What is meant by Bitcoin halving?
Every four years, the amount of bitcoin awarded to miners is cut by half, until all 21 million bitcoin have been virtually mined (probably around the year 2140). The halving mechanism contributes to the rarity of bitcoin and its resistance to inflation.
As with any other kind of currency, Bitcoin is limited in its supply. Its value proposition is based on the fact that it has a verifiable scarcity. The Bitcoin system is based on two fundamental concepts: scarcity and value. For starters, there are only 21 million bitcoins in existence. (By the end of 2020, there would be fewer than 2.5 million bitcoins left to be virtually “mined”). Second, every four years, the number of new bitcoins added to the network will be cut in half. The halving refers to this second concept.
When bitcoin “mining” began in 2020, 12.5 new bitcoins were added to the network every 10 minutes. This quantity was reduced in May, and is now 6.25. Once the 21 million coins have been mined, the price will decline to roughly 3.125 in 2024. (which estimates say should happen around the year 2140).
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What’s the big deal about the Bitcoin price halving?
The halving of the number of Bitcoins in circulation makes it more likely that the currency’s value will rise in the future (assuming consistent levels of demand). Fiat currencies, on the other hand, typically lose value over time due to inflation, which is why a Coke was just a dime in the 1960s. As one of the ways Bitcoin maintains scarcity, the halving is one of the reasons that millions of people are interested in the currency.
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What is the procedure?
As with the precious metal, Bitcoin is often compared to gold since both are valuable, scarce assets that are likely to withstand inflation. Contrary to popular belief, the exact scarcity of Bitcoin is known and can be verified by anybody, unlike with physical gold. Approximately three (Olympic-sized) swimming pools would hold all the gold ever mined, according to the United States Geological Survey, but no one can say for sure how much gold is still in the earth. In reality, new gold deposits are discovered every year, resulting in an ever-changing supply. There will only ever be 21 million Bitcoins, and there are currently less than 2.5 million left to mine as of late 2020. Bitcoin’s supply schedule is known.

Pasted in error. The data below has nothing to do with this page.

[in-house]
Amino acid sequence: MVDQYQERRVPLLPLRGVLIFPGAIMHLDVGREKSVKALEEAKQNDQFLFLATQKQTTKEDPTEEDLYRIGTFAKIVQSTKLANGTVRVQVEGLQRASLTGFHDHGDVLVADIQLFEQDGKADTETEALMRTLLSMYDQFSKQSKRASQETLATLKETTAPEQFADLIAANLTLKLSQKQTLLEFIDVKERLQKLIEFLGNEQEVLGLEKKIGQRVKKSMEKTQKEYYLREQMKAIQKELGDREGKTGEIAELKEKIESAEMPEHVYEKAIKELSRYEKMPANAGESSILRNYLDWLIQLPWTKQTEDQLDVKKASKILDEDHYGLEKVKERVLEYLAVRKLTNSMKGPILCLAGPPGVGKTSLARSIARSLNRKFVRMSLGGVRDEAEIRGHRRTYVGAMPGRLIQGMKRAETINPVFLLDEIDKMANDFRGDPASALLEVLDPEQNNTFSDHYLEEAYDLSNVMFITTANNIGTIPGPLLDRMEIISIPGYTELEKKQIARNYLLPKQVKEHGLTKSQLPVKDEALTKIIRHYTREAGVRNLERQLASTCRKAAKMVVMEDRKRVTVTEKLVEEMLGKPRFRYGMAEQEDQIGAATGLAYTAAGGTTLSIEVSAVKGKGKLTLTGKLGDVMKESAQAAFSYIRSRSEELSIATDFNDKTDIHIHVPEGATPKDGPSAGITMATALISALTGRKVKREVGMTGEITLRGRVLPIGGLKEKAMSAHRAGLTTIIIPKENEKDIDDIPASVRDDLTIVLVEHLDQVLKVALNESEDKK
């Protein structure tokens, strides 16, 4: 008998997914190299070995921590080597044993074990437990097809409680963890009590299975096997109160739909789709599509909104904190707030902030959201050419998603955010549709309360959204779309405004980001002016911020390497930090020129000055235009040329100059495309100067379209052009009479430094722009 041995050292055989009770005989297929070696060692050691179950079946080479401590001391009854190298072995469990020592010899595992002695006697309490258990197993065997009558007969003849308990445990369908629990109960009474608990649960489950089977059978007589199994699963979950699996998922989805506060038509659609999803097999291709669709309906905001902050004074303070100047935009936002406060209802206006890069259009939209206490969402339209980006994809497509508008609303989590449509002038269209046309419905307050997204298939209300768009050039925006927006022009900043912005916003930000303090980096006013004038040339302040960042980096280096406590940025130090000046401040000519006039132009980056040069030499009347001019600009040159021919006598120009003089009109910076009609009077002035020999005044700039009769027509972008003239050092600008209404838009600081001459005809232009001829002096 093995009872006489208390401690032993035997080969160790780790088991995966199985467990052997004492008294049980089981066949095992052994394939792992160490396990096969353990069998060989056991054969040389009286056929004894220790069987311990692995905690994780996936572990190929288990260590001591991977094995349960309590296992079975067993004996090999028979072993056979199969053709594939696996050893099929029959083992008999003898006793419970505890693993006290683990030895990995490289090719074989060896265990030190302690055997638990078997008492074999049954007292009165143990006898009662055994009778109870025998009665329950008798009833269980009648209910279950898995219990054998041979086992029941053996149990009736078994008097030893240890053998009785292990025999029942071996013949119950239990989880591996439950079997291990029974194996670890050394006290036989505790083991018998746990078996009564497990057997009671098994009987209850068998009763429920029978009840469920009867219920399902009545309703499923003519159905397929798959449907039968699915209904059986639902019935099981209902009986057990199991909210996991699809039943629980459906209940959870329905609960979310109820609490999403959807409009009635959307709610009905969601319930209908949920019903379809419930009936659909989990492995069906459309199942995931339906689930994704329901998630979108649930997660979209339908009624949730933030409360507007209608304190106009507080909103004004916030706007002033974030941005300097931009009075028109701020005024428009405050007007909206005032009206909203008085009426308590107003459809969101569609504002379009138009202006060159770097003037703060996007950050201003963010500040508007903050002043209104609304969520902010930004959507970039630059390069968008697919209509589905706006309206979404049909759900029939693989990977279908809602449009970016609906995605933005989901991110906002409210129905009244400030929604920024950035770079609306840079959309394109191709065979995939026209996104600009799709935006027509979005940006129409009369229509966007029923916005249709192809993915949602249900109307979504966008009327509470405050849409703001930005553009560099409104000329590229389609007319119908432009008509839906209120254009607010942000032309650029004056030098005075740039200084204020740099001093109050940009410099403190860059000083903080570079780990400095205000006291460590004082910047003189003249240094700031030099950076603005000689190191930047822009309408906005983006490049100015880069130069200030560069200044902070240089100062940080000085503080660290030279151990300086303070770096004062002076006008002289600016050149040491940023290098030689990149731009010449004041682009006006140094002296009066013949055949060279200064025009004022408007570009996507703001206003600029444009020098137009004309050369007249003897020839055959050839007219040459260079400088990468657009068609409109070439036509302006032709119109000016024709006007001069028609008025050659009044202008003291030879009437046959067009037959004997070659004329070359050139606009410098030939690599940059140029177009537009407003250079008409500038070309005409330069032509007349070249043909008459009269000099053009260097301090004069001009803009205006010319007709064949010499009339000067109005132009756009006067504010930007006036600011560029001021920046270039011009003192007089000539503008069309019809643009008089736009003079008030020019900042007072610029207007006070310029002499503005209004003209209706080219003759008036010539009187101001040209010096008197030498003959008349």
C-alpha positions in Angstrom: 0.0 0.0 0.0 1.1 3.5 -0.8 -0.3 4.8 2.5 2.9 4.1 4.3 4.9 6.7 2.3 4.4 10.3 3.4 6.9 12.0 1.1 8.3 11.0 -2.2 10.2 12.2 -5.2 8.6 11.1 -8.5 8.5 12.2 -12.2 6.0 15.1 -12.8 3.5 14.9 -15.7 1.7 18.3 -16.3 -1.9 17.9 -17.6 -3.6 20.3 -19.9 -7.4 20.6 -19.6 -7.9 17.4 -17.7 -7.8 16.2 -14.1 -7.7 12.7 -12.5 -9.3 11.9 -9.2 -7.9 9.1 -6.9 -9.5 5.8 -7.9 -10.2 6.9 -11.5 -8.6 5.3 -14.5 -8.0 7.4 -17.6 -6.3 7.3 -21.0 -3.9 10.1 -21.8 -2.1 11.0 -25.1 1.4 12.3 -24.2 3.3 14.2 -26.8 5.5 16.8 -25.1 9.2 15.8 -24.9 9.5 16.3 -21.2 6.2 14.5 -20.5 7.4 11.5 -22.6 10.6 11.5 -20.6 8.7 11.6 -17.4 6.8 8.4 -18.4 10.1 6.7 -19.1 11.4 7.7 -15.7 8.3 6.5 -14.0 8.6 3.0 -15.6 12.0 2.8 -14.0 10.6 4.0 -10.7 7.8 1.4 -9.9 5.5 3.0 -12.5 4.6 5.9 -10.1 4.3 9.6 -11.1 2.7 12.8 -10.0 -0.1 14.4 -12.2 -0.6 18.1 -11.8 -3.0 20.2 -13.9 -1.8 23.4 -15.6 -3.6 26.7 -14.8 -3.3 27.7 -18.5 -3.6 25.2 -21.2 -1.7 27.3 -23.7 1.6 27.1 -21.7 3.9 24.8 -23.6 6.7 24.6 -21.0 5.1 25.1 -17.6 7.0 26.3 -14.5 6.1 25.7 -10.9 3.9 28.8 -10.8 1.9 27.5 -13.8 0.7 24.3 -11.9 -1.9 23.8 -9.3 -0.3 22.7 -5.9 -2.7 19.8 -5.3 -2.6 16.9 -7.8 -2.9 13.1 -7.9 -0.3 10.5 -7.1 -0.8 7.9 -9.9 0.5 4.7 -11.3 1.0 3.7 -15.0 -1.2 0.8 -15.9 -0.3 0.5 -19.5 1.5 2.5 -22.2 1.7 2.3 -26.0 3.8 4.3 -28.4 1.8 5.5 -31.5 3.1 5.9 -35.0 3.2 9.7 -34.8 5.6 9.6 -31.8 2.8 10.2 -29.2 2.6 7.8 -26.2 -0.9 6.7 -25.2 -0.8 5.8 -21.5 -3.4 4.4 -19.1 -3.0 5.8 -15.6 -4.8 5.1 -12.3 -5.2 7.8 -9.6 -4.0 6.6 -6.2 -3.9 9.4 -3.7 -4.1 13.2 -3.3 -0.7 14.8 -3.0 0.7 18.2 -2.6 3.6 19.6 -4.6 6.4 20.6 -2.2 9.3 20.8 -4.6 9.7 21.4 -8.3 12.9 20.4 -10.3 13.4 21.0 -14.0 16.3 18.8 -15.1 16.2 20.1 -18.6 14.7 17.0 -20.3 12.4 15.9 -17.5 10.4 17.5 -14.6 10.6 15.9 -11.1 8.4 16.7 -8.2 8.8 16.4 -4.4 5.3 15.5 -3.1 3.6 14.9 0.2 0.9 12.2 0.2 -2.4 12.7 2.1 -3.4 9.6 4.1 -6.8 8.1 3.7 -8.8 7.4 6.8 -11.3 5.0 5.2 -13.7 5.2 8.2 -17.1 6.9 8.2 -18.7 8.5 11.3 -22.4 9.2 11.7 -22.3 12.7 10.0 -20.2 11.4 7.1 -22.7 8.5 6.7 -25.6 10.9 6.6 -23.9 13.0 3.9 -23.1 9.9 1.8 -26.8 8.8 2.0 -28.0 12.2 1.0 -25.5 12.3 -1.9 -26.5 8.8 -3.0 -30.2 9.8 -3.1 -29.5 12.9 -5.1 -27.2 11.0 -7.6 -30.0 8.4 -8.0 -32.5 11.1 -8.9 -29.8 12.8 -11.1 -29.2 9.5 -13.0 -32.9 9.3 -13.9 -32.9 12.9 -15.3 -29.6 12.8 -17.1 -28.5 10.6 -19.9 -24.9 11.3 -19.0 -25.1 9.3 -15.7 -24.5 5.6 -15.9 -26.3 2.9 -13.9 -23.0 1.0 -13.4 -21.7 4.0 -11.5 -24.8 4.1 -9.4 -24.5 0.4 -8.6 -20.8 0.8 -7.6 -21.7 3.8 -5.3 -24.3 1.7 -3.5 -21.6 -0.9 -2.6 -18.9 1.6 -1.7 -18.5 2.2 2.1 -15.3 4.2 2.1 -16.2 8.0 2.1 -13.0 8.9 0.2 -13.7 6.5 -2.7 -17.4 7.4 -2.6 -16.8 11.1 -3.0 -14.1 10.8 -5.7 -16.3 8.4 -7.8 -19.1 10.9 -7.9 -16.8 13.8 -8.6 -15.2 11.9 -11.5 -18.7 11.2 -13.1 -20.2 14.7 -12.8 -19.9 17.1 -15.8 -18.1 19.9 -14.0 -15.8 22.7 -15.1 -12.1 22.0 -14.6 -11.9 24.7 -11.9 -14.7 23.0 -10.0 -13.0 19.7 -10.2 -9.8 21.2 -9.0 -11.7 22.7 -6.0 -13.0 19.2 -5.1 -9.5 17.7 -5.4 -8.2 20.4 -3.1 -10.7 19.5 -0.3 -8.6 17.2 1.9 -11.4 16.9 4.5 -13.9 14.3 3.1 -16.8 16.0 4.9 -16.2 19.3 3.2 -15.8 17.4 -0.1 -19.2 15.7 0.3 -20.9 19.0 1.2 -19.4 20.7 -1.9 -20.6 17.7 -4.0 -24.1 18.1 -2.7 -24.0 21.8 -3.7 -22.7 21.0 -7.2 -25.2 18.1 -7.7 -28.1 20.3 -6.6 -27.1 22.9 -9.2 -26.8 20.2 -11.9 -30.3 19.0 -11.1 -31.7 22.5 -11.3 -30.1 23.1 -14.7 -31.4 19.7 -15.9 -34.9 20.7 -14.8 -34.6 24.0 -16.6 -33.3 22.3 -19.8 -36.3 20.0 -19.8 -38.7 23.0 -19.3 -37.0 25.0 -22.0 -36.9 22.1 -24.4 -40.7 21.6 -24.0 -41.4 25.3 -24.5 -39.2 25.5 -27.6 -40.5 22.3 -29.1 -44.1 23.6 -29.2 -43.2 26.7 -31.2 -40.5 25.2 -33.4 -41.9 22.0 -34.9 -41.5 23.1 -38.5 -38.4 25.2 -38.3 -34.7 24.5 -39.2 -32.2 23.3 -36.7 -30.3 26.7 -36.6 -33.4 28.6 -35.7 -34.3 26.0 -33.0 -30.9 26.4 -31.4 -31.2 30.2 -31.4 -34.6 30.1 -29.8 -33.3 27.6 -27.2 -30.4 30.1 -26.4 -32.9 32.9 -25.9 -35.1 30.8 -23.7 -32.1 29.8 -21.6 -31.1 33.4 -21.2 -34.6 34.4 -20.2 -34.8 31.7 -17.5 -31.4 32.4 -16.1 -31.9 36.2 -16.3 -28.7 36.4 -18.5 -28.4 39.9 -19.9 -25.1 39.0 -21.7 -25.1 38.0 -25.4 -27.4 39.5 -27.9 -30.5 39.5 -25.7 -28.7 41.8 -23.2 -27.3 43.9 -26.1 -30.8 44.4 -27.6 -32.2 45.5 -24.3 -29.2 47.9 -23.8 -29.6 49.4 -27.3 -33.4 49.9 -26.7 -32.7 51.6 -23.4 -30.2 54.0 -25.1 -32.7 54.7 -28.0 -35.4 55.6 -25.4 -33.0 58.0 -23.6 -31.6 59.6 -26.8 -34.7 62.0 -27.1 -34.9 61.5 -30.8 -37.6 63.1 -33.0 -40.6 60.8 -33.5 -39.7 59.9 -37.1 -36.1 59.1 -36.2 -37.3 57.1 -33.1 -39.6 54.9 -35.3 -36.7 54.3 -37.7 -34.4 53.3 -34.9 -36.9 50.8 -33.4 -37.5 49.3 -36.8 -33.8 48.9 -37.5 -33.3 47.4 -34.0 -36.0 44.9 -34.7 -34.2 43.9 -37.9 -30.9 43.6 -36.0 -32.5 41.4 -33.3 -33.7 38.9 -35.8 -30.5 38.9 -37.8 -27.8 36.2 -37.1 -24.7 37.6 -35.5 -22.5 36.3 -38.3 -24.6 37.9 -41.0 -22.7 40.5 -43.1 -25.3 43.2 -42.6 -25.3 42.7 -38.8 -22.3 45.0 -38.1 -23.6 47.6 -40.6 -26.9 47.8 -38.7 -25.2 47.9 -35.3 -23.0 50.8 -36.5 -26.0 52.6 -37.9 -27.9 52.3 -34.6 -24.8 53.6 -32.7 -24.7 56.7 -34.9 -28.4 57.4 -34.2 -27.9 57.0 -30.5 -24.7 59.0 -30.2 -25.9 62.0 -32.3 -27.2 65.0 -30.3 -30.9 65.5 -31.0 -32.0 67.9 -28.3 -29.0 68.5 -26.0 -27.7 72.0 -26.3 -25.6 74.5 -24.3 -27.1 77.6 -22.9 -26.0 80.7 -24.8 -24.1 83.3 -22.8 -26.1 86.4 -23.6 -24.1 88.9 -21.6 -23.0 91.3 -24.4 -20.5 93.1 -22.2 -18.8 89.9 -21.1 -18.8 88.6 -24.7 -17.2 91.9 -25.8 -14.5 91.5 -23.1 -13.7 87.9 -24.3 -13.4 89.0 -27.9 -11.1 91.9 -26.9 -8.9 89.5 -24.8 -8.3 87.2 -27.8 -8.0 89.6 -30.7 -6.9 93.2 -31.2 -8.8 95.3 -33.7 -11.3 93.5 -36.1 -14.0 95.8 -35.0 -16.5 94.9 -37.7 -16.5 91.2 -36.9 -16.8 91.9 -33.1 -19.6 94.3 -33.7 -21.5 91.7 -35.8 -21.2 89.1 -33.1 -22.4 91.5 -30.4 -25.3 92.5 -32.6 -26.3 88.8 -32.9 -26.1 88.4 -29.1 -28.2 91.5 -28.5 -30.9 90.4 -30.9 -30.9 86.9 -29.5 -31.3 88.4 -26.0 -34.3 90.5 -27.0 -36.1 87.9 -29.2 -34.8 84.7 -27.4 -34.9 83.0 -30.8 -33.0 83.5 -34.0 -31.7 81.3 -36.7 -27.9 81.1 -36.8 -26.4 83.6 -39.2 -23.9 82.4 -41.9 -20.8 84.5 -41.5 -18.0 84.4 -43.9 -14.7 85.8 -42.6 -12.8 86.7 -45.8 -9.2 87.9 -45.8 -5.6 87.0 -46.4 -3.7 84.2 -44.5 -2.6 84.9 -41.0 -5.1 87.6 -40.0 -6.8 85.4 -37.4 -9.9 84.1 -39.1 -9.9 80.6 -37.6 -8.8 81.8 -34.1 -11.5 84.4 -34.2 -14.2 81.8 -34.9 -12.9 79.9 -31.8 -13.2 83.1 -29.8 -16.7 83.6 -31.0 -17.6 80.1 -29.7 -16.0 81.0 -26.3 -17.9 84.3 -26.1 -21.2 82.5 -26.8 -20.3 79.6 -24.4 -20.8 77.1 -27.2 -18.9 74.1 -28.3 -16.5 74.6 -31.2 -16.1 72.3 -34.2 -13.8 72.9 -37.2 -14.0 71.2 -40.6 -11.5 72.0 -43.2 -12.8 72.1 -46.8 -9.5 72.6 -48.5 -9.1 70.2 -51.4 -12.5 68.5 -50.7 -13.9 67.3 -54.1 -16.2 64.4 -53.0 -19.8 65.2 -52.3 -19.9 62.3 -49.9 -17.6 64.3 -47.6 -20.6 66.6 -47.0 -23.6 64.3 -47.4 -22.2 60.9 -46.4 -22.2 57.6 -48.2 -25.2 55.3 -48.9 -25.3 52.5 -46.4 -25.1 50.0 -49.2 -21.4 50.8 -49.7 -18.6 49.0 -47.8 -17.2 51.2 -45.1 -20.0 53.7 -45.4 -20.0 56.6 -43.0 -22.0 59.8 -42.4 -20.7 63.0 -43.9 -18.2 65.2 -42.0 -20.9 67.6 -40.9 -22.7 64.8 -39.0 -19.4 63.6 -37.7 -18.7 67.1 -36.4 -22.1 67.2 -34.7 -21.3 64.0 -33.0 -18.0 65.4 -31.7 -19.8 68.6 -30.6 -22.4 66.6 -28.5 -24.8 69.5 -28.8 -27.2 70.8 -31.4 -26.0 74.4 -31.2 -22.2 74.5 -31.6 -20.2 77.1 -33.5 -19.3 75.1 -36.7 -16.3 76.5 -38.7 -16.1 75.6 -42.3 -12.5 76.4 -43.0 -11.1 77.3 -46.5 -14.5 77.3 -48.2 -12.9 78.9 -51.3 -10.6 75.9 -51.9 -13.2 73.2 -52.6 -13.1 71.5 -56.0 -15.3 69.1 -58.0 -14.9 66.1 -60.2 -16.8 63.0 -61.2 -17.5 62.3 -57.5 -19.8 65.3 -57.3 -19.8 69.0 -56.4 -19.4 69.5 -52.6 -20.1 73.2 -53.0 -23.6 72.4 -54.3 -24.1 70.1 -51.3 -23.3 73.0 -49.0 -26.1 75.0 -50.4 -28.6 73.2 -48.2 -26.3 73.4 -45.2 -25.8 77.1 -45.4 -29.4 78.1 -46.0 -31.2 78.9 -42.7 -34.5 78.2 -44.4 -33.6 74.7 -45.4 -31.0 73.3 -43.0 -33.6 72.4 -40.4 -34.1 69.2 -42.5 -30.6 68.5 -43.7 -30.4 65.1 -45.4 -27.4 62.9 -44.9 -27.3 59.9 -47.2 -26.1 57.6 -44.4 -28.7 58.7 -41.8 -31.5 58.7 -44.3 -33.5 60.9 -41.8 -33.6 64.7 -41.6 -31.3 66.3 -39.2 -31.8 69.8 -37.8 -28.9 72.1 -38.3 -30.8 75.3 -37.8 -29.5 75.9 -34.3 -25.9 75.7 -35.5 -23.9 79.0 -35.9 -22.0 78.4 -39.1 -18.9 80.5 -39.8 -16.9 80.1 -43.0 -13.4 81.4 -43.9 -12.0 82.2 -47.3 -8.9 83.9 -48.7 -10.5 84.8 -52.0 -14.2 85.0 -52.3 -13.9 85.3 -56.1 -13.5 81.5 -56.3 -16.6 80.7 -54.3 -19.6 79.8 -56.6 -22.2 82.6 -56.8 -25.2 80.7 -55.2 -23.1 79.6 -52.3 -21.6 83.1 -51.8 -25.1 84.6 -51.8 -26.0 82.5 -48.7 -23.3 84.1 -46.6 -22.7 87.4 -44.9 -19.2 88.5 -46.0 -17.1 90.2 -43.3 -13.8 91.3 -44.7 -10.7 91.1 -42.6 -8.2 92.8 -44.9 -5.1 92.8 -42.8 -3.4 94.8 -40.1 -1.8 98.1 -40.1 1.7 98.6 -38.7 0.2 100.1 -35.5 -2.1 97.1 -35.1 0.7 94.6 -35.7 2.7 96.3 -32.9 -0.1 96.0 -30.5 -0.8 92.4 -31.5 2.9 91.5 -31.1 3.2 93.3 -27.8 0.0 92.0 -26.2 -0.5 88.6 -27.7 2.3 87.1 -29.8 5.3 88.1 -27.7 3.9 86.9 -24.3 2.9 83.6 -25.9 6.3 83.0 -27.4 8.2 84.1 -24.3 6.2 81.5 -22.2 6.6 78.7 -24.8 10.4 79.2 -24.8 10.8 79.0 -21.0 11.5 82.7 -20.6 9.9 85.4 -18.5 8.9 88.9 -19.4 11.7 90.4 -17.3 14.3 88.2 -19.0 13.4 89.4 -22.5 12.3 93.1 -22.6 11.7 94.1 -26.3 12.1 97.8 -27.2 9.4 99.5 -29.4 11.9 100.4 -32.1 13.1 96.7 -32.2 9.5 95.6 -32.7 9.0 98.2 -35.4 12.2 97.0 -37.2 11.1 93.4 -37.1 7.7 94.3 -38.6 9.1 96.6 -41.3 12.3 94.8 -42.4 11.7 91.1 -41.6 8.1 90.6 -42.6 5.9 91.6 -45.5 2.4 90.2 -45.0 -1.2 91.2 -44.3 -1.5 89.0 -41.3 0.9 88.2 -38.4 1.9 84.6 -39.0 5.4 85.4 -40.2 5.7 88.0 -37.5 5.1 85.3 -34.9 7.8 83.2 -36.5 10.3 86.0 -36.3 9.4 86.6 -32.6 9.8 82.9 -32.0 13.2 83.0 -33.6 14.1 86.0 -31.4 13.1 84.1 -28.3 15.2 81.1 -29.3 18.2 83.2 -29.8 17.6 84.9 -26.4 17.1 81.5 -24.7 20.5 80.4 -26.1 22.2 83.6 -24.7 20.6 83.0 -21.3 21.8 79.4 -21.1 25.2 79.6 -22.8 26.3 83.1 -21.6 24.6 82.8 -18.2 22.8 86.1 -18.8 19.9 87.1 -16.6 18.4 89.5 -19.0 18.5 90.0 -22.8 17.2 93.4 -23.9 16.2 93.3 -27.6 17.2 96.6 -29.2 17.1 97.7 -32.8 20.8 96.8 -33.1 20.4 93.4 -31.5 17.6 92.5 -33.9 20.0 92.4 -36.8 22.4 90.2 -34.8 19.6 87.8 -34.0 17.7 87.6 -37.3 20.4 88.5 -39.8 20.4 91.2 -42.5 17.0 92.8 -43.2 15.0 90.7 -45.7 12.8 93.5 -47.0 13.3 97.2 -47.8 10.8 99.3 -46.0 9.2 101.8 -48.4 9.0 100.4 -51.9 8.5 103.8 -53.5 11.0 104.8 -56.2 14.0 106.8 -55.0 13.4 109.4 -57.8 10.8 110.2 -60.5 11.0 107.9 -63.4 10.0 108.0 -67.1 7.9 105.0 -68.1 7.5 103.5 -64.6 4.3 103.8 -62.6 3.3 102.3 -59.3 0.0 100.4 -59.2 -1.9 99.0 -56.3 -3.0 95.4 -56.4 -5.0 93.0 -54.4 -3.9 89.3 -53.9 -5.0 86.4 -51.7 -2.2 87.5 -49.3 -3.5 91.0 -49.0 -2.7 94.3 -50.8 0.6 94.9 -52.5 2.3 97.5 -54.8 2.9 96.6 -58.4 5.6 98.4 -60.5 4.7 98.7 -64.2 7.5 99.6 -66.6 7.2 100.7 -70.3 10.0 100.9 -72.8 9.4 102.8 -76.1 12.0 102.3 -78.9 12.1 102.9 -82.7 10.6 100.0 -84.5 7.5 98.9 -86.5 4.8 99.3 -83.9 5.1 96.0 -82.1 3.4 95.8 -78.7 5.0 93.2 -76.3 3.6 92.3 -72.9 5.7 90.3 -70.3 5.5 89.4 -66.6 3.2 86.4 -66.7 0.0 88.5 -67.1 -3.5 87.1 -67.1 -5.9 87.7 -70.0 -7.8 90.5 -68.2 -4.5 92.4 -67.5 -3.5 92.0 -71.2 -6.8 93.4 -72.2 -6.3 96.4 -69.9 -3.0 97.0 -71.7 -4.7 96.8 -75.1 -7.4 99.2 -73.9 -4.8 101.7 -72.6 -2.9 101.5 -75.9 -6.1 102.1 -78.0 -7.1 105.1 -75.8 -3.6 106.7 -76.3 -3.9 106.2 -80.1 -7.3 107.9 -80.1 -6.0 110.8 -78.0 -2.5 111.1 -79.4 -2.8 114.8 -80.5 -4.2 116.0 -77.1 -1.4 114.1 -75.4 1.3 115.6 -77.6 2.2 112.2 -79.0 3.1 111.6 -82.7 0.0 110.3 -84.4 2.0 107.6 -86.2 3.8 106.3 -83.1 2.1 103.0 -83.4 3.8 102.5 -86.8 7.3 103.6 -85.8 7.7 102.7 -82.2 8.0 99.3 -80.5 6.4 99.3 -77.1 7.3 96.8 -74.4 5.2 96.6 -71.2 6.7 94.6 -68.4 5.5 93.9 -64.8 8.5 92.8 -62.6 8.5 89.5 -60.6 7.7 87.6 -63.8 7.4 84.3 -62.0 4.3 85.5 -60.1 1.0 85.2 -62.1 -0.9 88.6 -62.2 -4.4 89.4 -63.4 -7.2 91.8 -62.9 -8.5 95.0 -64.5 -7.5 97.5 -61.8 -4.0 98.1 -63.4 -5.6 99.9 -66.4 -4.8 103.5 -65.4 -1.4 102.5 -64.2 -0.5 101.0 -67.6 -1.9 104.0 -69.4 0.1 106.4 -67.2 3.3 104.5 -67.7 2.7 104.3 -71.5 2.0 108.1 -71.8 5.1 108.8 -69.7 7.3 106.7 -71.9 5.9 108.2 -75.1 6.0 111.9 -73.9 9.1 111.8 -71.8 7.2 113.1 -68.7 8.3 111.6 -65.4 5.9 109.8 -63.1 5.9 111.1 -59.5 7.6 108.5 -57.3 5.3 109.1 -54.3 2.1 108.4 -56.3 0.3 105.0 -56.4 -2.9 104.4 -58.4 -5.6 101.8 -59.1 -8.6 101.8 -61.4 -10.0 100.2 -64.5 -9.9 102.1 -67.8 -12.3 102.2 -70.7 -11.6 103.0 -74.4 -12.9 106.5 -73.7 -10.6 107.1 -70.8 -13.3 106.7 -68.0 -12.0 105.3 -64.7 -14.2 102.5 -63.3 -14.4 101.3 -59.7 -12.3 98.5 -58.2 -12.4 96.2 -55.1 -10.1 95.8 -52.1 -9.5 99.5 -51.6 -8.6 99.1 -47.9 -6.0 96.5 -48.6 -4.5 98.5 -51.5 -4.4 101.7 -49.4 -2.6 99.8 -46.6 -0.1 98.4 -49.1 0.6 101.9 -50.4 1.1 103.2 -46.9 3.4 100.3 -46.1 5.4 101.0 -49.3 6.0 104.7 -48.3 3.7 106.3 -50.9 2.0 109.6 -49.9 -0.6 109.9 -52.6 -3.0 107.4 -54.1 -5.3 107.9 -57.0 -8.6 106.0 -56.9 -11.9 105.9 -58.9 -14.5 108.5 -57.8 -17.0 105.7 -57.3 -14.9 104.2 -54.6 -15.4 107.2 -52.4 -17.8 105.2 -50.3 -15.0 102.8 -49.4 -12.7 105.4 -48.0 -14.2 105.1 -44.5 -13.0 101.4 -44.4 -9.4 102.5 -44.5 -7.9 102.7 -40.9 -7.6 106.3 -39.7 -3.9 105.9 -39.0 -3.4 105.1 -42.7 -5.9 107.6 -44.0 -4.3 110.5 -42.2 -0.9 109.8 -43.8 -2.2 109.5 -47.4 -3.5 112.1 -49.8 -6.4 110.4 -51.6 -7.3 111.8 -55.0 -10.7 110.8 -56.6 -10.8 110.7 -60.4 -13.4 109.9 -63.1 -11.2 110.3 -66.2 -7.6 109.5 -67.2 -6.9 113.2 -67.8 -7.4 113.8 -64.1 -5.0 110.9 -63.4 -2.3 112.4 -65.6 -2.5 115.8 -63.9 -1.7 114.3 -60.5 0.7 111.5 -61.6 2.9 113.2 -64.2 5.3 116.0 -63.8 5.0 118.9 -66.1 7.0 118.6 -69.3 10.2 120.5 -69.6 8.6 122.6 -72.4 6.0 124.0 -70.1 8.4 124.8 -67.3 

Similar to mining gold, a network of computers around the world compete to verify bitcoin transactions.
Bitcoin is used to compensate the miners. Approximately 12.5 new bitcoins were distributed every 10 minutes in early 2020. There are now 6.25 new bitcoins created every 10 minutes instead of 10. The reward was cut in half in May.
The bitcoin mining reward, or “block reward,” will continue to be halved approximately every four years. Until all 21 million bitcoins have been mined by the year 2140, this will continue. A bitcoin miner’s income is derived entirely from network transaction fees, not from the sale of newly created bitcoins.)
There will never be more Bitcoin. This is in contrast to fiat currencies, in which the government or central bank can generate additional money at their discretion, potentially leading to inflation…
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Because the rate at which new coins are minted is being halved, the supply of new coins is also being reduced, even as demand grows. Other assets having a limited supply (like gold), which have a strong demand and push their prices up, have repercussions for investors.
These Bitcoin price halvings have historically been accompanied by sharp increases in the digital currency’s value. There was a rise from $12 to $1,217 on Nov. 28, 2013, which was the first halving. On July 9, 2016, the second Bitcoin halving occurred. The price of a bitcoin was $647 on the day of the price halving, and by December 17th, 2017, it had risen to $19,800. After a year, the price dropped to $3,276 on Dec. 17, 2018, a 506 percent increase over the pre-halving price. 4
On May 11, 2020, the most recent halving occurred. The price of a bitcoin was $8,787 on that date. An individual bitcoin reached $64,507 on April 14, 2021. (an astonishing 634 percent increase from its pre-halving price). May 11, 2021, a bitcoin’s price was $54,276, which is 517 percent higher than it was a month earlier, on May 11, 2021.
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Effects of halving
Miners would have little motivation to boost production if a halving did not increase demand and price. For example, the reward for completing a transaction would be smaller, and so the value of Bitcoin would not be sufficient.
The difficulty of mining a transaction can be changed to make this more difficult, as a precautionary measure in the Bitcoin protocol. The difficulty of mining would be lessened if the reward had been halved and the value of Bitcoin had not increased. While the payout for a transaction is still less, the difficulty of doing so has been reduced.
This method has worked twice before. As a result of these price cuts, prices have risen sharply before plummeting. However, despite the subsequent crashes, prices have remained higher than they were prior to these halving events.
For example, the value of a bitcoin rose to around $20,000 during the 2017 to 2018 bubble, only to fall to around $3,200. Before the halving, the price of a bitcoin was around $650.4. In spite of the fact that this method has been successful thus far, how the market will react in the future to events like the halving is difficult to foresee.
A global pandemic, heightened regulatory speculation, and greater institutional interest in digital assets all contributed to the third halving. In the wake of these extra influences, it is difficult to predict where Bitcoin’s price will end up.
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